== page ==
13. Habeck, J. R. 1961. The original vegetation of the Mid-Willamette Valley, Oregon. Northwest Science 35:65–77.Google Scholar
  14. Hagood, M. J. and E. H. Bernert. 1945. Component indexes as a basis for stratification in sampling. Journal of the American Statistical Association 40:330–341.CrossRefGoogle Scholar
  15. Hall, J. V., W. E. Frayer, and B. O. Wilen. 1994. Status of Alaska wetlands. U.S. Fish and Wildlife Service, Alaska Region. Anchorage, AK, USA.Google Scholar
  16. Hefner, J. M., B. O. Wilen, T. E. Dahl and W. E. Frayer. 1994. Southeast wetlands. Status and Trends, mid-1970’s to mid-1980’s. U.S. Dept. of the Interior Fish and Wildlife Service, Atlanta, GA, USA and U.S. Environmental Protection Agency. Atlanta, GA, USA.Google Scholar
  17. Holland, C. C., J. E. Honea, S. E. Gwin and M. E. Kentula. 1995. Wetland degradation and loss in the rapidly urbanizing area of Portland, Oregon. Wetlands 15:336–345.CrossRefGoogle Scholar
  18. Johannessen, C. L., W. A. Davenport, A. Millet, and S. McWilliams. 1970. The vegetation of the Willamette Valley. Annals of the Association of American Geographers 61:286–302.CrossRefGoogle Scholar
  19. Kagan, J. and S. Caicco. 1992. Manual of Oregon Actual Vegetation. Draft Report prepared for the Oregon Gap Analysis Program. Idaho Cooperative Fish and Wildlife Research Unit, University of Idaho, Moscow, ID, USA in cooperation with the Oregon Department of Fish and Wildlife and the Oregon Natural Heritage Program, Portland, OR, USA.Google Scholar
  20. Kentula, M. E., J. C. Sifneos, J. W. Good, M. Rylko, and K. Kunz. 1992. Trends and patterns in Section 404 permitting requiring compensatory mitigation in Oregon and Washington, USA. Environmental Management 16:109–119.CrossRefGoogle Scholar
  21. Leibowitz, N. 1995. Oregon’s Wetland Conservation Strategy: Issue analysis, public discussions & recommendations. Division of State Lands. Salem, OR, USA.Google Scholar
  22. Newell, A. D. and J. A. Bernert. 1996. Oregon Lakes: Overview to Special Lake Issue. Northwest Science 70:1–12.Google Scholar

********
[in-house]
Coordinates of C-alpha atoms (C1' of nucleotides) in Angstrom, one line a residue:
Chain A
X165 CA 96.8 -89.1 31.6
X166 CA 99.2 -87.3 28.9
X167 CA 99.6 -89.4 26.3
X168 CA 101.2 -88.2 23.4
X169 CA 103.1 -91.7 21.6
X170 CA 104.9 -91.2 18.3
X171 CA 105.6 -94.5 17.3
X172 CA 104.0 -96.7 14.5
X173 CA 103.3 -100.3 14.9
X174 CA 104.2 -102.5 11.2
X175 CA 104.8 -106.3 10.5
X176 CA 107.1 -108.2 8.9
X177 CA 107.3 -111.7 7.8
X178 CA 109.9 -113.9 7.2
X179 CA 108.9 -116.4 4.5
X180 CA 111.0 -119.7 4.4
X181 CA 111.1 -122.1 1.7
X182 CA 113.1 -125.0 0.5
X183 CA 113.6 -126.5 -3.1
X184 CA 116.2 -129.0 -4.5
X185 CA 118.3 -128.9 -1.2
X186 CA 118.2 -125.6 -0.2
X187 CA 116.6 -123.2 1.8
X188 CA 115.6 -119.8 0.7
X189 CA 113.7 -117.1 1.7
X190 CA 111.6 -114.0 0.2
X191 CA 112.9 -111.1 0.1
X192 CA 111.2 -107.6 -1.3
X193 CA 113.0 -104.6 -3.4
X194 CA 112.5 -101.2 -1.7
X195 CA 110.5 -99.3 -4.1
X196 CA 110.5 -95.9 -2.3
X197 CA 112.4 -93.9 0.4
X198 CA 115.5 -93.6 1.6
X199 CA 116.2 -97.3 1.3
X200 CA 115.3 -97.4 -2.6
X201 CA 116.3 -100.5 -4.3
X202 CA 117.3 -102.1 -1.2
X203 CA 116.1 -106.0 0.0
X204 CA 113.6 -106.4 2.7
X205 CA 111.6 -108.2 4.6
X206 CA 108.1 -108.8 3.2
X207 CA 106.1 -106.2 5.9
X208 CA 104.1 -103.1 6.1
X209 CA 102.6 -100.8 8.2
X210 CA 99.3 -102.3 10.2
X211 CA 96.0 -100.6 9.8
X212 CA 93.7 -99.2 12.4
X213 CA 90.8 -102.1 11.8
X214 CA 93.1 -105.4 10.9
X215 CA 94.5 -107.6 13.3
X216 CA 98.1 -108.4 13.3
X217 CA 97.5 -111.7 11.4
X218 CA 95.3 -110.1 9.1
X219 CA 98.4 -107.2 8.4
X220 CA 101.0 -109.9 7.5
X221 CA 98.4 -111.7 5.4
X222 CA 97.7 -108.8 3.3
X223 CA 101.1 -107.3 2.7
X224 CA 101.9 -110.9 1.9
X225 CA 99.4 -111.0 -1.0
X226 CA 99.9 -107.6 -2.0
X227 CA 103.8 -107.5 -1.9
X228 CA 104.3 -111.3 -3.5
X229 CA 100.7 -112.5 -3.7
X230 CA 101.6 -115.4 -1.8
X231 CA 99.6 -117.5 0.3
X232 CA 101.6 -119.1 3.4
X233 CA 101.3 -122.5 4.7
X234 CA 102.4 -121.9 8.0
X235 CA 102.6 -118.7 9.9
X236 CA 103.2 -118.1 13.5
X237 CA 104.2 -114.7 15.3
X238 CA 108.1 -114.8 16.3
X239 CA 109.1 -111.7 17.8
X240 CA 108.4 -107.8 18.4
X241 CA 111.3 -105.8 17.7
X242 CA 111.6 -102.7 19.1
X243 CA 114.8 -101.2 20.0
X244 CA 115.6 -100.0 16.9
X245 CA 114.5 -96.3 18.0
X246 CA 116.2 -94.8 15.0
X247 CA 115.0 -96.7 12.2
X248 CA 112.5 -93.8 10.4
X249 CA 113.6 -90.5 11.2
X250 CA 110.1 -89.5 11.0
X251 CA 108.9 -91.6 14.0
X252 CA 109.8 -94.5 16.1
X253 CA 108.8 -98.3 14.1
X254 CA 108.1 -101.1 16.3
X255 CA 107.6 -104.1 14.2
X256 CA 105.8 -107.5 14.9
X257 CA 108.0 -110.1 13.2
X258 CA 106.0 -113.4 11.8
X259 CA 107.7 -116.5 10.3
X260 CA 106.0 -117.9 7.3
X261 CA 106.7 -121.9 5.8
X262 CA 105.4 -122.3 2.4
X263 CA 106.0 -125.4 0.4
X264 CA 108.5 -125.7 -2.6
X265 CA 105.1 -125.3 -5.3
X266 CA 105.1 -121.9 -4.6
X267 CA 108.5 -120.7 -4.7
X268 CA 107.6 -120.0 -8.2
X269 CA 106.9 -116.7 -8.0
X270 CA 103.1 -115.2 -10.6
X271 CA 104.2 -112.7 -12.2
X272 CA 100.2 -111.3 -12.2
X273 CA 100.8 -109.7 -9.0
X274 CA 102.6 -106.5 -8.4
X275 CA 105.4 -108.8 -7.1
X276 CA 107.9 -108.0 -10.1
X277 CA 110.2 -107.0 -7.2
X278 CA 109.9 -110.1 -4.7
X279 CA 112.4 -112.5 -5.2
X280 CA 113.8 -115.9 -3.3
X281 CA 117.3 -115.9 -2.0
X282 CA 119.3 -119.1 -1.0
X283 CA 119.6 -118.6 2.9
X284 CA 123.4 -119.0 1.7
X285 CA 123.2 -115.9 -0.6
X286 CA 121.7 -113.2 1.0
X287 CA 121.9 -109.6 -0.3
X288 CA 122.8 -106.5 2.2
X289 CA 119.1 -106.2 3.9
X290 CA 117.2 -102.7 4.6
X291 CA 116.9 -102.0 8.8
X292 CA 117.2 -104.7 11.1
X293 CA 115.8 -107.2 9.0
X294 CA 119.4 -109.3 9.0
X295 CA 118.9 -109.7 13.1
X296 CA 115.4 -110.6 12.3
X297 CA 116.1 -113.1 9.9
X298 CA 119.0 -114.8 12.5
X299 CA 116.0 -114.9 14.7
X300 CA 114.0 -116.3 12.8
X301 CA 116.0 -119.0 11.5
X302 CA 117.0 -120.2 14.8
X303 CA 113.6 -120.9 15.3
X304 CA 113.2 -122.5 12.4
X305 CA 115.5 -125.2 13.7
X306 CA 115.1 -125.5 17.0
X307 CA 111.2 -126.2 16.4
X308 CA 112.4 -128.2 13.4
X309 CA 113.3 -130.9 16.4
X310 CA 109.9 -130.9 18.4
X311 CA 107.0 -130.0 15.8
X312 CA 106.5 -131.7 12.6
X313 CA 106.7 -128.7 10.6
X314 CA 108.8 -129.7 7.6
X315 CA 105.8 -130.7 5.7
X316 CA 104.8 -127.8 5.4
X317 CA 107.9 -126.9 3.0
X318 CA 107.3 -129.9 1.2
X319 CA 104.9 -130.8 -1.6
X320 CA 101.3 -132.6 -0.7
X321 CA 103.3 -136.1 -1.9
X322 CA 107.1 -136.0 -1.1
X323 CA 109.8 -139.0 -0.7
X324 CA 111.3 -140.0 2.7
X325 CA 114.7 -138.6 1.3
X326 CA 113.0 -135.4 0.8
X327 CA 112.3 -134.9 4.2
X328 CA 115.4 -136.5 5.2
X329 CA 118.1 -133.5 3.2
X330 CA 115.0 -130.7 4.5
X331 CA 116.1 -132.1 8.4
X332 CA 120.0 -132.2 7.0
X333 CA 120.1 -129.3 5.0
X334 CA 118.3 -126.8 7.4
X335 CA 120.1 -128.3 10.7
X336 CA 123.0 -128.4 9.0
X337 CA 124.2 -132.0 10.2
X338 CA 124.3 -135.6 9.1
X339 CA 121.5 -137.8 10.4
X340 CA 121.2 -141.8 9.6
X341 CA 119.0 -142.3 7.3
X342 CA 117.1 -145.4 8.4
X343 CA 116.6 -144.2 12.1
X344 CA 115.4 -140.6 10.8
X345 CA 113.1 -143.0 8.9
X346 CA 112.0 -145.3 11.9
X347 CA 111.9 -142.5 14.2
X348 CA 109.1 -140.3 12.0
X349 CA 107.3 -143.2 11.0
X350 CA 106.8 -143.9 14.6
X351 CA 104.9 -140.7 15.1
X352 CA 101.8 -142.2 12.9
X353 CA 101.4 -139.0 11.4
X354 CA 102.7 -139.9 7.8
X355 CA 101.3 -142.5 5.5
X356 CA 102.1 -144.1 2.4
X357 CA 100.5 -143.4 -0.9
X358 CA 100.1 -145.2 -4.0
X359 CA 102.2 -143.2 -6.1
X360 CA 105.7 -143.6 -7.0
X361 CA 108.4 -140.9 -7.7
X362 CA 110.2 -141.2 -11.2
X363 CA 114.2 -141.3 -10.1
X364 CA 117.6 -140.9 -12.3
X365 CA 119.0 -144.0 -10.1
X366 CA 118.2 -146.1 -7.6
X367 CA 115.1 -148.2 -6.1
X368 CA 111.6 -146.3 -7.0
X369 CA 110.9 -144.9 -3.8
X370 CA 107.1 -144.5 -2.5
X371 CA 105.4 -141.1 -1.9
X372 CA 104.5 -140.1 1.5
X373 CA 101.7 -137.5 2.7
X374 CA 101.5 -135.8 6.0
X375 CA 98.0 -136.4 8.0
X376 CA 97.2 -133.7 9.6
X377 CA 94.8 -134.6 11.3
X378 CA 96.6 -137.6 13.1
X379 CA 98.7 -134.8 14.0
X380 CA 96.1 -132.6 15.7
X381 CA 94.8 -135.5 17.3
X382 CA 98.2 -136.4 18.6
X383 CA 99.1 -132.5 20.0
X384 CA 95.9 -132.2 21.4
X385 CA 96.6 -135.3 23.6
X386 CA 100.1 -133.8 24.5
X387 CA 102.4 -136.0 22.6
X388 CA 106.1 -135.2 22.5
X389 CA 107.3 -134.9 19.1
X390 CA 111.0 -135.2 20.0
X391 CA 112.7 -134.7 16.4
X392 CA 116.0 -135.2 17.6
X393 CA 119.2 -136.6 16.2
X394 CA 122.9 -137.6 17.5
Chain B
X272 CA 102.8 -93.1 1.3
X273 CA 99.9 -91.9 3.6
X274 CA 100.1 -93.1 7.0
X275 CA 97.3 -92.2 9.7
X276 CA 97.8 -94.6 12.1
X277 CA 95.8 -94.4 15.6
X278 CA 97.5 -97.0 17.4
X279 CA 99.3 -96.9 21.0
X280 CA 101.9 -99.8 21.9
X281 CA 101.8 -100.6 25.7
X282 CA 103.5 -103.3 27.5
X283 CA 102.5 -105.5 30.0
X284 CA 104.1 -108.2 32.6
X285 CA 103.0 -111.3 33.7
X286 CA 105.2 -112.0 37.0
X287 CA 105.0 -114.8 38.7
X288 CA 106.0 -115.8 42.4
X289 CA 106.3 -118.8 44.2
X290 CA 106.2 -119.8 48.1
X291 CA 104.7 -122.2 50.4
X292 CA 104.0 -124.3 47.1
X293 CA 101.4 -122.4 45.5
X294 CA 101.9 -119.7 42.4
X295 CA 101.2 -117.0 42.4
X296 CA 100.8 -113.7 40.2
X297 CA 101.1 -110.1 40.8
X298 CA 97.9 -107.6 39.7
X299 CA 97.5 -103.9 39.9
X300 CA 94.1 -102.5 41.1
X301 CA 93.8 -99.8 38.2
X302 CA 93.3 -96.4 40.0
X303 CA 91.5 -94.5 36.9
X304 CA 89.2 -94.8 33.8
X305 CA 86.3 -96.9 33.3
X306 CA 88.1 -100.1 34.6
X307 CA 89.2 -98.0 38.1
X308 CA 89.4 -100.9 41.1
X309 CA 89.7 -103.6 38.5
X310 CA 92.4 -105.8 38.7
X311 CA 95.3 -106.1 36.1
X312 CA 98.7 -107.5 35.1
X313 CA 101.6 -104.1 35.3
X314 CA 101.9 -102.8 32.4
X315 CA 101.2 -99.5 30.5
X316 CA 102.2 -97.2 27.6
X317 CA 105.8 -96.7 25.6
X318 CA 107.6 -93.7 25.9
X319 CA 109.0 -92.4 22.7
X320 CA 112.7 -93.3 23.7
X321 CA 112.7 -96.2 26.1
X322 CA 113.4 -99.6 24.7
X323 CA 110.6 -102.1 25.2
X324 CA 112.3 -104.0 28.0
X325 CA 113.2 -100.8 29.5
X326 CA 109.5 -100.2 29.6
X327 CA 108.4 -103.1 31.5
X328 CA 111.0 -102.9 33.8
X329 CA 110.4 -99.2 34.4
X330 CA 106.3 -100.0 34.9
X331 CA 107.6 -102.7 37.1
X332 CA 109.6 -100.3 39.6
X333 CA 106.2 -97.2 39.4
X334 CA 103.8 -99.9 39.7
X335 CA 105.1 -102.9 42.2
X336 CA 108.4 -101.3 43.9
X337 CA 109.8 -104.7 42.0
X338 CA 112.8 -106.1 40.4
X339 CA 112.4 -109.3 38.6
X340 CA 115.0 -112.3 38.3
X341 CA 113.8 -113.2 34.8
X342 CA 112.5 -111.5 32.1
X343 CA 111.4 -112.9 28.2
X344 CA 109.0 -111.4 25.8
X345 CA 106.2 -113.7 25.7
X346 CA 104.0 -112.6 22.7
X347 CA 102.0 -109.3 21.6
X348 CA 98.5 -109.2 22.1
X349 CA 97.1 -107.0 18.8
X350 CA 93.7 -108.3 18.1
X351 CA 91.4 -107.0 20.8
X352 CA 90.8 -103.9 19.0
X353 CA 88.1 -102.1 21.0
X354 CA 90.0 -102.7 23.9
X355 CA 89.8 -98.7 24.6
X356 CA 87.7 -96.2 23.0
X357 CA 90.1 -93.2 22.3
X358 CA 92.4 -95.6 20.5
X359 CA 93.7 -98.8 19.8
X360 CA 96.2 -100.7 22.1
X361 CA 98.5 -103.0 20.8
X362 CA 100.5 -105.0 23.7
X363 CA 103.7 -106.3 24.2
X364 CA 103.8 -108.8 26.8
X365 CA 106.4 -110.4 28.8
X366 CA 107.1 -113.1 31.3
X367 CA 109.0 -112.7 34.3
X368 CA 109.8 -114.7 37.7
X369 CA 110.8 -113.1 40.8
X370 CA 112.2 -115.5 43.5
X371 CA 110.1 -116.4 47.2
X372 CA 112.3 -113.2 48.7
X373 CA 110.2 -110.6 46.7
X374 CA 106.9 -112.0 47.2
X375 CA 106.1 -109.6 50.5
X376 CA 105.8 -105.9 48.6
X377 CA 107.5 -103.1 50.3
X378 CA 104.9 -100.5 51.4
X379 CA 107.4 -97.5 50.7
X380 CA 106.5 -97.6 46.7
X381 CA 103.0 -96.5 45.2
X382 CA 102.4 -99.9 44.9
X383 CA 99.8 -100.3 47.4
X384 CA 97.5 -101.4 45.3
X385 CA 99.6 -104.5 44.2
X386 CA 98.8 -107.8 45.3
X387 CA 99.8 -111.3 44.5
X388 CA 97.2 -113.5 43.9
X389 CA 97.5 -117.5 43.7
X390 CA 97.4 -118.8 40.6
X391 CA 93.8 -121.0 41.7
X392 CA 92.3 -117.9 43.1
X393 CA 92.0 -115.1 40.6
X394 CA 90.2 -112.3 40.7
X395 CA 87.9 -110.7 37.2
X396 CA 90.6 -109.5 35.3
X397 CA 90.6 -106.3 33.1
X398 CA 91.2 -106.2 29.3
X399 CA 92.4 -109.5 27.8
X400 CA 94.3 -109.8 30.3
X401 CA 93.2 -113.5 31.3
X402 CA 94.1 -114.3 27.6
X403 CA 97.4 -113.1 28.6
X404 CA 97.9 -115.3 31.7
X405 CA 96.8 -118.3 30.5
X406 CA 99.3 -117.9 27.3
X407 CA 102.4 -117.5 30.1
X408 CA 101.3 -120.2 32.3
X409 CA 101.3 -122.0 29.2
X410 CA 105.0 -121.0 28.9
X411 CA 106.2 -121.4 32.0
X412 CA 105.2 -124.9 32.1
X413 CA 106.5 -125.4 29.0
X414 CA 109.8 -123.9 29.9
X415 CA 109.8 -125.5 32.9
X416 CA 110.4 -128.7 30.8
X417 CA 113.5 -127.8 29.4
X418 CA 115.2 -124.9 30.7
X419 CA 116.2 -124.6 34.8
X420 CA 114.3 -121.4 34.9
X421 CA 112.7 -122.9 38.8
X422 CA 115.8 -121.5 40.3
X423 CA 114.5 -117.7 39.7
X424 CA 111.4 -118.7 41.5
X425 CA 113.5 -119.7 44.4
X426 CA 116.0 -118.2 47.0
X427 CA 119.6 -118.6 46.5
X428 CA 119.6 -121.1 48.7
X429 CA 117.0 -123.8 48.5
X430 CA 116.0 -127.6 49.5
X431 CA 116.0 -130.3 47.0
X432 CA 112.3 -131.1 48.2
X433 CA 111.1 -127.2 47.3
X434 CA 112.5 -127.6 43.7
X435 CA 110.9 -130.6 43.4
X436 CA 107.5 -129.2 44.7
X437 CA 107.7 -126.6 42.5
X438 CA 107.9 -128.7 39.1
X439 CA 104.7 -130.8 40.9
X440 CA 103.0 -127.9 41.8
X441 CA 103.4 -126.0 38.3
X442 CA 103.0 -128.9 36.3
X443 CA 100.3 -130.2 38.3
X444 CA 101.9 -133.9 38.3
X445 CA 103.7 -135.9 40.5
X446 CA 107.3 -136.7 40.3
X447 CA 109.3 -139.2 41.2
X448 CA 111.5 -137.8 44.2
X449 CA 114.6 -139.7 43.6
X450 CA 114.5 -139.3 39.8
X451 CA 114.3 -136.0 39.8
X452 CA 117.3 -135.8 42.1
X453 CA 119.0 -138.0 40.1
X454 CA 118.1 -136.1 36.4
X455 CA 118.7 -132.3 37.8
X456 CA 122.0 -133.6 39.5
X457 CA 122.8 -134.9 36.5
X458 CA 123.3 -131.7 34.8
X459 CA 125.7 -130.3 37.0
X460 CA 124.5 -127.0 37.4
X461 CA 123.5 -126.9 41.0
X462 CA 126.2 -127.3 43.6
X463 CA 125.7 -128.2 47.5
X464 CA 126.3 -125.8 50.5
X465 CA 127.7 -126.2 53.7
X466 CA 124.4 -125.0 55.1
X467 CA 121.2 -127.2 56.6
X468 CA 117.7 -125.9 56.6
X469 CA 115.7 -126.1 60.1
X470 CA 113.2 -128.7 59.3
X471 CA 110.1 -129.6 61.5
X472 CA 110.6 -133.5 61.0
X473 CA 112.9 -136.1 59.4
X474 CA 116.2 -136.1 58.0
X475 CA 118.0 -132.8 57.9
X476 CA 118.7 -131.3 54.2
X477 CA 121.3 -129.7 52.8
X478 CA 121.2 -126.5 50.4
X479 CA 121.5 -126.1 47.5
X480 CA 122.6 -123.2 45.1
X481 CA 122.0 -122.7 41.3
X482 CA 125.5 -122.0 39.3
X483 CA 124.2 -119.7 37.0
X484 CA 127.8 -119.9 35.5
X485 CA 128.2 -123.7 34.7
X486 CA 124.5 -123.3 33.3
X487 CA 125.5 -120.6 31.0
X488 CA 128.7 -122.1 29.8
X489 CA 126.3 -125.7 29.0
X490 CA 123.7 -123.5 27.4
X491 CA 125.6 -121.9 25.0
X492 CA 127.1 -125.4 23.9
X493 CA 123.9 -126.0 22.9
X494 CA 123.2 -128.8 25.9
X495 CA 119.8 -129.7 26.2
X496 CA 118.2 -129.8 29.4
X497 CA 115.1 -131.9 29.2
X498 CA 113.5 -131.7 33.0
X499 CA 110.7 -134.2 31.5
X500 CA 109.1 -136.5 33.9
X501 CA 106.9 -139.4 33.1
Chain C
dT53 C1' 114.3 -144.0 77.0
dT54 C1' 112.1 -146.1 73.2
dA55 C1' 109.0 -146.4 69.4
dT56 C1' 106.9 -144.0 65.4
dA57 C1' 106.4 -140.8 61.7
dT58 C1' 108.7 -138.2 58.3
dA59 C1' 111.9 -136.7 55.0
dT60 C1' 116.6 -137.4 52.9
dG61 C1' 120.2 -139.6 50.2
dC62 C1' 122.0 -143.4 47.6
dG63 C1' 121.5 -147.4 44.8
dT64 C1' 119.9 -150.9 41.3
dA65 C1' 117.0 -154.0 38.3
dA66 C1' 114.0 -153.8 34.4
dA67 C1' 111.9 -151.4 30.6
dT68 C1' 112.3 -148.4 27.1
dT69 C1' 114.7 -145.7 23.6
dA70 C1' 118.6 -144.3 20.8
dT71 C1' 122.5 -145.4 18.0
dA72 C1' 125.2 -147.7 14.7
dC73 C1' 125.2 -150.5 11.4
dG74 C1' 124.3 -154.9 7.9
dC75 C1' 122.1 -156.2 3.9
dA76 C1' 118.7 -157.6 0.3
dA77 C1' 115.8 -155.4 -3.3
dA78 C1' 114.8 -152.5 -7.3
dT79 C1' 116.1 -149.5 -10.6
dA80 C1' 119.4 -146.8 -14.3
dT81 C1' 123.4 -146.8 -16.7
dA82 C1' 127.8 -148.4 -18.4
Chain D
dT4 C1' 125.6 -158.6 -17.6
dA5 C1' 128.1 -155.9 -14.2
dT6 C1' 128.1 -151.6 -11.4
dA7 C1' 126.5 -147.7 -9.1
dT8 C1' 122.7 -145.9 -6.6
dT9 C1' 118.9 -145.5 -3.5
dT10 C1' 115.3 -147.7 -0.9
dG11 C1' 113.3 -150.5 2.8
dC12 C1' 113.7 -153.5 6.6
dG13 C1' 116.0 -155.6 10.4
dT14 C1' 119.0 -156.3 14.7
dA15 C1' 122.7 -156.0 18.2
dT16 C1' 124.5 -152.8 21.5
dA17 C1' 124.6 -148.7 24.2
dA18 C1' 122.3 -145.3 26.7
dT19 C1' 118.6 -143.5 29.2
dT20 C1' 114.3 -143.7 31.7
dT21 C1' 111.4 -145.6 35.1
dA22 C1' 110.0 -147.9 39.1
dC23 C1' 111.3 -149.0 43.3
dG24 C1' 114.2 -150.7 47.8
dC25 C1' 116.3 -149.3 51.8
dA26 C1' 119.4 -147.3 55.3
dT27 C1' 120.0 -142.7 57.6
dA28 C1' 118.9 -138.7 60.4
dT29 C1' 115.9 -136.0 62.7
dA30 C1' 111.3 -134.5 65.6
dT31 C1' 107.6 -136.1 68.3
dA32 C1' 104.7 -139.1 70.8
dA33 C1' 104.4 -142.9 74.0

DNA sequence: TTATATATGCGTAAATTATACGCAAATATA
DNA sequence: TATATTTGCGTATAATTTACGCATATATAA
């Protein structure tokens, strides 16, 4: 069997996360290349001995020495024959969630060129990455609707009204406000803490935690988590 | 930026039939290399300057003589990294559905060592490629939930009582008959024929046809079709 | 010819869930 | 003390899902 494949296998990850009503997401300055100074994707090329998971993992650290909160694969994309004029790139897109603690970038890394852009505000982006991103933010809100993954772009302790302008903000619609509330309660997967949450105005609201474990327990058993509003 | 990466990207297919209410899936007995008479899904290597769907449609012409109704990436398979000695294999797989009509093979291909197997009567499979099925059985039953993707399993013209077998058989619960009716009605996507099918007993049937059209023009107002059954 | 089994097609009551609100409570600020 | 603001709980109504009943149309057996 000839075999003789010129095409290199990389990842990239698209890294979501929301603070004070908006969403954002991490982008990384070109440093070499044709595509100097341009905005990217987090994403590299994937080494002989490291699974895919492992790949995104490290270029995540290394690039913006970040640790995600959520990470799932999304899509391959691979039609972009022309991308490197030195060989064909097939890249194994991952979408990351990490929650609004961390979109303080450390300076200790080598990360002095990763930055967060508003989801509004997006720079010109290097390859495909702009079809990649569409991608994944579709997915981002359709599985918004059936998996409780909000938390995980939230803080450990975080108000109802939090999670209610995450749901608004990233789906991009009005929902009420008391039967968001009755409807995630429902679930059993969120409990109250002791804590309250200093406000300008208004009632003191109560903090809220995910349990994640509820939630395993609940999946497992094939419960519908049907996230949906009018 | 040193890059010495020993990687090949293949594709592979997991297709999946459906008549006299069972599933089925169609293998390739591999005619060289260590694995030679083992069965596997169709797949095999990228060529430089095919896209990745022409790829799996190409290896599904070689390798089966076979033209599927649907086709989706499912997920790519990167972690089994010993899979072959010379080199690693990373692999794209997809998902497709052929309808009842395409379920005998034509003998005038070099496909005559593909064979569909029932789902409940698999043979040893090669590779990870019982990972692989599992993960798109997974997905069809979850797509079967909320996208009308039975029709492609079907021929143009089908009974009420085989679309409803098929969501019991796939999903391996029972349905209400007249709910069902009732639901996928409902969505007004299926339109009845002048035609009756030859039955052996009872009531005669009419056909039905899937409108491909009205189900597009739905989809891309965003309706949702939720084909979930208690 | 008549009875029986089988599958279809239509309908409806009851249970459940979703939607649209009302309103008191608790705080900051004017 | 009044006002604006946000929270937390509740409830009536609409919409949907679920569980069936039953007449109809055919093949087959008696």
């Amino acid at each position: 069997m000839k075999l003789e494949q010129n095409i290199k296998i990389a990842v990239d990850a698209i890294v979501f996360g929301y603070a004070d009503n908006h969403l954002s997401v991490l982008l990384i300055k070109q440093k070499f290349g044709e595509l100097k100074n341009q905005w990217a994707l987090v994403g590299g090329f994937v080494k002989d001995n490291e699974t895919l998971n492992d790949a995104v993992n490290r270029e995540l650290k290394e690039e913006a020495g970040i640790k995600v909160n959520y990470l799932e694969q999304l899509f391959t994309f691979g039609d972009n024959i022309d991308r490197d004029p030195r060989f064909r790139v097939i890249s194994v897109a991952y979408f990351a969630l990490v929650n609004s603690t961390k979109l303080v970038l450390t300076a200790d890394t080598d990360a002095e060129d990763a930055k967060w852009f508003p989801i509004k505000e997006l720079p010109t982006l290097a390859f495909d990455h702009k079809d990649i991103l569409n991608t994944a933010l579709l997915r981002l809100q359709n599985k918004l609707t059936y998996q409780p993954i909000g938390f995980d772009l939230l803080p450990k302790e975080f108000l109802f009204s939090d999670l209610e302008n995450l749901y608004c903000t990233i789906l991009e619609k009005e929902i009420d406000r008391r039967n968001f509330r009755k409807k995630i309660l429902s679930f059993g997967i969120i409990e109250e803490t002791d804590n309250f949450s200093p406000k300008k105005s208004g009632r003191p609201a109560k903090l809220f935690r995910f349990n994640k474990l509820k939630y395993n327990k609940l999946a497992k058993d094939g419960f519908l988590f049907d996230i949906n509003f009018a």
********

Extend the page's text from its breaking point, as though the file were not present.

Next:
23. Quenouille, M. H. 1949. Problems in plane sampling. Annals of Mathematical Statistics 20:355–375.CrossRefGoogle Scholar
  24. Sedell, J. R. and J. L. Froggatt. 1984. Importance of streamside forest to large rivers: the isolation of the Willamette River, Oregon USA from its floodplain by snagging and streamside forest removal. Verhandlungen der Internationalen Vereinigung fur Theoretische und Angewandte Limnologic (International Association of Theoretical and Applied Limnology) 22:1828–1834.Google Scholar
  25. Shaich, J. A. and K. T. Franklin. 1995. Wetland compensatory mitigation in Oregon: A program evaluation with a focus on Portland Metro projects. Division of State Lands, Salem, OR, USA.Google Scholar
  26. Taylor, G. H. 1998. Impacts of El Niño/Southern Oscillation on the Pacific Northwest. Scholar
  27. Tiner, R. W. 1997. NWI maps: What they tell us. National Wetlands Newsletter 19(2):7–12.Google Scholar
  28. Tolman, J. 1997. How we achieved no net loss. National Wetlands Newsletter 19(4):1.Google Scholar
  29. U.S. Department of Agriculture. 1992a. 1992 National Resources Inventory. NRI Backgrounder. USDA Soil Conservation Service, Washington, DC, USA.Google Scholar
  30. U.S. Department of Agriculture. 1992b. State Soil Geographic Data Base (STATSGO) of Oregon. USDA. Soil Conservation Service, Washington, DC, USA.Google Scholar
  31. U.S. Fish and Wildlife Service. 1997. Status and Trends of Wetlands in the Conterminous United States: Projected Trends 1985 to 1995. U.S. Fish and Wildlife Service. Washington, DC, USA. Draft Report to Congress.Google Scholar
  32. U.S. Fish and Wildlife Service. 1994. Continuous Wetland Trend Analysis Project Specifications (Photointerpretation and Cartographic Conventions). St. Petersburg, FL, USA.Google Scholar
  33. U.S. Fish and Wildlife Service. 1991. Status of National Wetlands Inventory: Region 1. Portland, OR, USA.Google Scholar

Copyright information

© Society of Wetland Scientists 1999

Authors and Affiliations

  • Joseph A. Bernert
    • 1
  • Joseph M. Eilers
    • 1
  • Benn J. Eilers
    • 1
  • Elaine Blok
    • 2
  • Steven G. Daggett
    • 3
  • Kenneth F. Bierly
    • 4
  1. 1.E&S Environmental Chemistry, IncCorvallisUSA
  2. 2.U.S. Fish and Wildlife ServicePortlandUSA
  3. 3.SRI/SHAPIRO/AGCO, Inc.PortlandUSA
  4. 4.Oregon Division of State LandsSalemUSA

Personalised recommendations